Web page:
Wednesday, January 9, 2019

LAT 4:00 (Gareth) 

 


NYT 3:27 (Amy) 

 


WSJ 6:35 (Jim P.) 

 

Good news! You can still access the Chronicle of Higher Ed crossword via Fiend’s “Today’s Puzzles” page. Each Friday’s puzzle (during the weeks that the CHE publishes) should be available the Monday preceding. Thanks to editor Brad Wilber, Fiend webmaster Dave Sullivan, and server guy Martin Herbach for setting this up.

This week’s AVCX is a contest puzzle from Francis Heaney. We’ll have a full write-up once the deadline for entries has closed.


Trenton Charlson’s New York Times crossword—Amy’s write-up

NY Times crisswird solution, 1 9 19, no 0109

The theme is the letter “i” and that is the only vowel in this grid. I think I spik fir ill if is whin I … Okay, I can’t do that. I think I speak for all of us when I say “thank dog the clues are regular and don’t obey the same restraint, because that would have been horrendously unfun.”

Listen, if you are sending a letter anywhere in 2019 other than the Vatican, your [Formal letter opener] had better not be SIRS. Is there no way to clue that word other than via an antiquated exclusionary convention that nobody decent is still using? (Narrator: “There is.”)

Some of the fill is zippy enough—your “WILD THING,” TIGHT-KNIT, “BRING IT!” But that doesn’t make up for the overriding dryness of a “theme” that is absent any humor or wordplay. It felt STIFLING. I was CRINGING rather than SMILING when it came to things like MINISKI and the parade of IDS IRT INT INIT ISIT INS INI INKIN WITHIN IST.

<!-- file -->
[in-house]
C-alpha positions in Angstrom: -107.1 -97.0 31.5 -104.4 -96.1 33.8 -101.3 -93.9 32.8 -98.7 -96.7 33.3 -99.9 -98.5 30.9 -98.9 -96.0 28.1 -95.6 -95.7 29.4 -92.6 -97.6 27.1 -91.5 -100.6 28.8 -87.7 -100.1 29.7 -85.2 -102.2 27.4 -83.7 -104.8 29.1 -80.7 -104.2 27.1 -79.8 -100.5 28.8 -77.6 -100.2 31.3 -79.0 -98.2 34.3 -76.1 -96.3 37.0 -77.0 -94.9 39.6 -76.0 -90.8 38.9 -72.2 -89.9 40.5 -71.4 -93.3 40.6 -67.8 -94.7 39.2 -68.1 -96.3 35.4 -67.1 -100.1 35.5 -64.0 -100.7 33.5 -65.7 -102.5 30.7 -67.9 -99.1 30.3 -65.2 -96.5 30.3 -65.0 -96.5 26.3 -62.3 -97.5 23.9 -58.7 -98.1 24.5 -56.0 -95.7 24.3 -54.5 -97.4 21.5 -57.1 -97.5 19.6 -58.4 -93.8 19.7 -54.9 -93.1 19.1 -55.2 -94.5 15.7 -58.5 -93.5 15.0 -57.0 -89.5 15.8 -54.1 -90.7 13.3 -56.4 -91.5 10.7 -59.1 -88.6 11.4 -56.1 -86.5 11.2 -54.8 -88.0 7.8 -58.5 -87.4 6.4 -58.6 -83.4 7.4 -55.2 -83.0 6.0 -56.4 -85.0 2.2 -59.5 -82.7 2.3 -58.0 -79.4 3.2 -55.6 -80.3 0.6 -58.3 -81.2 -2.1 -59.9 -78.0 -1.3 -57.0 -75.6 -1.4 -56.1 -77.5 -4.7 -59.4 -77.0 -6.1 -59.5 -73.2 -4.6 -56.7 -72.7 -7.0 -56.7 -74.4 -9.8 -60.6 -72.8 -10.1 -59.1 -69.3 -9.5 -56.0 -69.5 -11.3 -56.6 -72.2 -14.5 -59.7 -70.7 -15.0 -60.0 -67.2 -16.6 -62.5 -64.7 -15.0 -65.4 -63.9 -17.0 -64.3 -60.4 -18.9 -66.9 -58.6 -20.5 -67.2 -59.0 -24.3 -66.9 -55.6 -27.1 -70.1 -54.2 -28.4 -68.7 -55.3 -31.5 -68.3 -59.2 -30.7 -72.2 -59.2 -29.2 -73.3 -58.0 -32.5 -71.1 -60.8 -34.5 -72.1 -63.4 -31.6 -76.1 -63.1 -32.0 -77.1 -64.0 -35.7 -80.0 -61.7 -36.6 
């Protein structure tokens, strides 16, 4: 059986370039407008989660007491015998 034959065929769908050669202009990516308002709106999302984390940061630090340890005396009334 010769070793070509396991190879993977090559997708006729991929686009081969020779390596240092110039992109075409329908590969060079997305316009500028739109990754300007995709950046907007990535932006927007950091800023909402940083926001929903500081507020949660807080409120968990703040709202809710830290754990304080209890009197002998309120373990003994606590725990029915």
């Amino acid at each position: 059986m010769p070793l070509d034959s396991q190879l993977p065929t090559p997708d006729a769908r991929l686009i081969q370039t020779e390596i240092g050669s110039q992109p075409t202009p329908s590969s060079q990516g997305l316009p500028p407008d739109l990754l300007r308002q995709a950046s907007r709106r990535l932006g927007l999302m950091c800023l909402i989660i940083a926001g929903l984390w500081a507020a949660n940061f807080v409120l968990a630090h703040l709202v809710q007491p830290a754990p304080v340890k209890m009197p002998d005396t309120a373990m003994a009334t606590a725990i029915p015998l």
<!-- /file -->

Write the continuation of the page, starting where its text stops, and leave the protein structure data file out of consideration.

Barely recalled at all, but pieced together with crossings: 41d. [Otto who worked on the Manhattan Project], FRISCH.

2.5 stars from me. I like the crossword to be less of a rote “just fill it all in” and more of a battle of wits. You know those cheap newspaper puzzles with unthemed grids with high word counts (meaning not a ≤72-word themeless with longer fill)? That’s the vibe here. Did you like it better than I did?

David Alfred Bywaters’s Wall Street Journal crossword, “Bugs in the System” — Jim P’s review

Today we’re given well-known phrases, except that parts of them have been messed up and anagrammed into types of bugs.

I love the double meaning in the title. It usually refers to instances when little things go wrong, for example when letters get mixed up in a phrase. But not only do we have mixed-up words, those mix-ups change those words into bugs. It all points to an infestation of some annoying but smart PESTS (67a, [Anagrammatic intruders in this puzzle’s longest Across answers]).

WSJ – Wed, 1.9.19 – “Bugs in the System” by David Alfred Bywaters

  • 17a [Bug in aerosol form?] SPRAY-ON ANT. …tan. A little nonsensical, but okay.
  • 25a [Bug in a plutocrat’s stash?] GOLD FLEA. …leaf. Reminds me of the Richard Scarry books where you have to hunt for the gold bug on every page. My son loved doing that in the Cars and Trucks book.
  • 36a [Bug empire’s ruling family?] GNAT DYNASTY. Tang…? I think? Yes. From A.D. 618 – 907.
  • 51a [Bug convention?] WASP MEET. Swap
  • 60a [Bug that’s twice as irritating?] DOUBLE MITE. …time.

Cute little theme that kept me guessing until I got to the revealer.

Since I actually was timing myself today, I didn’t really pay close attention to the fill. But YULETIDE is nice while NURSLING seems pretty uncommon — though less so than its neighbor AMPHORA [Old olive oil container]. Nothing else strikes me as notable, though it’s all solidly made.

Clues of note:

  • 65a [January 13, e.g.]. IDES. Hmm. Why is that, I wonder. I thought it was always the 15th. *checks internet* Ah, I see I’m mostly wrong.
  • 9d [Intl. travel jet now being redeveloped]. SST. This is one of those entries that I just hate seeing. I realize it’s super useful, but it’s also super outdated. However, if it’s true that it’s being redeveloped, I suppose the entry will make a resurgence, for better or worse.